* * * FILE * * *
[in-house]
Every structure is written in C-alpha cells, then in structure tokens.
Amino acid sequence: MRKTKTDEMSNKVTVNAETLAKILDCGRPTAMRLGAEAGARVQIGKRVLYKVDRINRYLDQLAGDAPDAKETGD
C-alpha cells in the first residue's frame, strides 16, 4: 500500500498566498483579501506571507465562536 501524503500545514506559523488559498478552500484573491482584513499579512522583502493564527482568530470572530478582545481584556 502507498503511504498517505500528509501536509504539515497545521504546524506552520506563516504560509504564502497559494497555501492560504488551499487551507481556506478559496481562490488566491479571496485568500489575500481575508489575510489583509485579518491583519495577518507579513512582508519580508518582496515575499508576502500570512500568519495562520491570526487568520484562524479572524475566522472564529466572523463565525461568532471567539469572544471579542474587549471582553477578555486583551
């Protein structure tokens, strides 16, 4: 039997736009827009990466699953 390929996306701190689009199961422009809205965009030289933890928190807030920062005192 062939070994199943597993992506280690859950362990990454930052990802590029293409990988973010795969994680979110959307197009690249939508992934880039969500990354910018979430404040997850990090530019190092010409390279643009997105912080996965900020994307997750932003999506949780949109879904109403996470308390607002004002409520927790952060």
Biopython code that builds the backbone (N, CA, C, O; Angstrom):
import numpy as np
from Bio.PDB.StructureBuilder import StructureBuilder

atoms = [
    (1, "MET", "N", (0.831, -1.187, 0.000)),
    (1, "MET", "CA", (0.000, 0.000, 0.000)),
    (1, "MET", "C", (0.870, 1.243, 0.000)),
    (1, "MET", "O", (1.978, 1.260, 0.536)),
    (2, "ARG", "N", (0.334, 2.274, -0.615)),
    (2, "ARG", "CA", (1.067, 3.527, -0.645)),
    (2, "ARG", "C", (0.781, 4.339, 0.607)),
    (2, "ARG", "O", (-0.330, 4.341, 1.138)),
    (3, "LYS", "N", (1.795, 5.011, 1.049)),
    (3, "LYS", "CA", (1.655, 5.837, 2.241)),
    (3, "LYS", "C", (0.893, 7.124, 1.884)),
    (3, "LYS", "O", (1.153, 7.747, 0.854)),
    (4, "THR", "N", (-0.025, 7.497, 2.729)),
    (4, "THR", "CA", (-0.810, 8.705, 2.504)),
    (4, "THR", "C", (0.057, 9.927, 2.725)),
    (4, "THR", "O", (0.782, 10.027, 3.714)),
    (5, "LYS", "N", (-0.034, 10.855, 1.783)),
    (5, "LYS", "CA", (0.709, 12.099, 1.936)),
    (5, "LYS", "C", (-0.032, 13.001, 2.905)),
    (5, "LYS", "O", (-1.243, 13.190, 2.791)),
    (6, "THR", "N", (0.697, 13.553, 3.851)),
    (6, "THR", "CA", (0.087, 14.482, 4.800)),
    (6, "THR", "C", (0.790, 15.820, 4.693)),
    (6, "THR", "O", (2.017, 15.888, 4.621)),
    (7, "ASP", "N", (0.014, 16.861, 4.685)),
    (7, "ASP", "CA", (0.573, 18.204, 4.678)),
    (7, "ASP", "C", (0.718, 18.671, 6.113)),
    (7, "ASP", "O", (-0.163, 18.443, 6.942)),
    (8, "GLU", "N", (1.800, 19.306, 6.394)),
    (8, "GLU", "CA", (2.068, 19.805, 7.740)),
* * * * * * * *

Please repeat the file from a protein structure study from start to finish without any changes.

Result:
[in-house]
Every structure is written in C-alpha cells, then in structure tokens.
Amino acid sequence: MRKTKTDEMSNKVTVNAETLAKILDCGRPTAMRLGAEAGARVQIGKRVLYKVDRINRYLDQLAGDAPDAKETGD
C-alpha cells in the first residue's frame, strides 16, 4: 500500500498566498483579501506571507465562536 501524503500545514506559523488559498478552500484573491482584513499579512522583502493564527482568530470572530478582545481584556 502507498503511504498517505500528509501536509504539515497545521504546524506552520506563516504560509504564502497559494497555501492560504488551499487551507481556506478559496481562490488566491479571496485568500489575500481575508489575510489583509485579518491583519495577518507579513512582508519580508518582496515575499508576502500570512500568519495562520491570526487568520484562524479572524475566522472564529466572523463565525461568532471567539469572544471579542474587549471582553477578555486583551
């Protein structure tokens, strides 16, 4: 039997736009827009990466699953 390929996306701190689009199961422009809205965009030289933890928190807030920062005192 062939070994199943597993992506280690859950362990990454930052990802590029293409990988973010795969994680979110959307197009690249939508992934880039969500990354910018979430404040997850990090530019190092010409390279643009997105912080996965900020994307997750932003999506949780949109879904109403996470308390607002004002409520927790952060």
Biopython code that builds the backbone (N, CA, C, O; Angstrom):
import numpy as np
from Bio.PDB.StructureBuilder import StructureBuilder

atoms = [
    (1, "MET", "N", (0.831, -1.187, 0.000)),
    (1, "MET", "CA", (0.000, 0.000, 0.000)),
    (1, "MET", "C", (0.870, 1.243, 0.000)),
    (1, "MET", "O", (1.978, 1.260, 0.536)),
    (2, "ARG", "N", (0.334, 2.274, -0.615)),
    (2, "ARG", "CA", (1.067, 3.527, -0.645)),
    (2, "ARG", "C", (0.781, 4.339, 0.607)),
    (2, "ARG", "O", (-0.330, 4.341, 1.138)),
    (3, "LYS", "N", (1.795, 5.011, 1.049)),
    (3, "LYS", "CA", (1.655, 5.837, 2.241)),
    (3, "LYS", "C", (0.893, 7.124, 1.884)),
    (3, "LYS", "O", (1.153, 7.747, 0.854)),
    (4, "THR", "N", (-0.025, 7.497, 2.729)),
    (4, "THR", "CA", (-0.810, 8.705, 2.504)),
    (4, "THR", "C", (0.057, 9.927, 2.725)),
    (4, "THR", "O", (0.782, 10.027, 3.714)),
    (5, "LYS", "N", (-0.034, 10.855, 1.783)),
    (5, "LYS", "CA", (0.709, 12.099, 1.936)),
    (5, "LYS", "C", (-0.032, 13.001, 2.905)),
    (5, "LYS", "O", (-1.243, 13.190, 2.791)),
    (6, "THR", "N", (0.697, 13.553, 3.851)),
    (6, "THR", "CA", (0.087, 14.482, 4.800)),
    (6, "THR", "C", (0.790, 15.820, 4.693)),
    (6, "THR", "O", (2.017, 15.888, 4.621)),
    (7, "ASP", "N", (0.014, 16.861, 4.685)),
    (7, "ASP", "CA", (0.573, 18.204, 4.678)),
    (7, "ASP", "C", (0.718, 18.671, 6.113)),
    (7, "ASP", "O", (-0.163, 18.443, 6.942)),
    (8, "GLU", "N", (1.800, 19.306, 6.394)),
    (8, "GLU", "CA", (2.068, 19.805, 7.740)),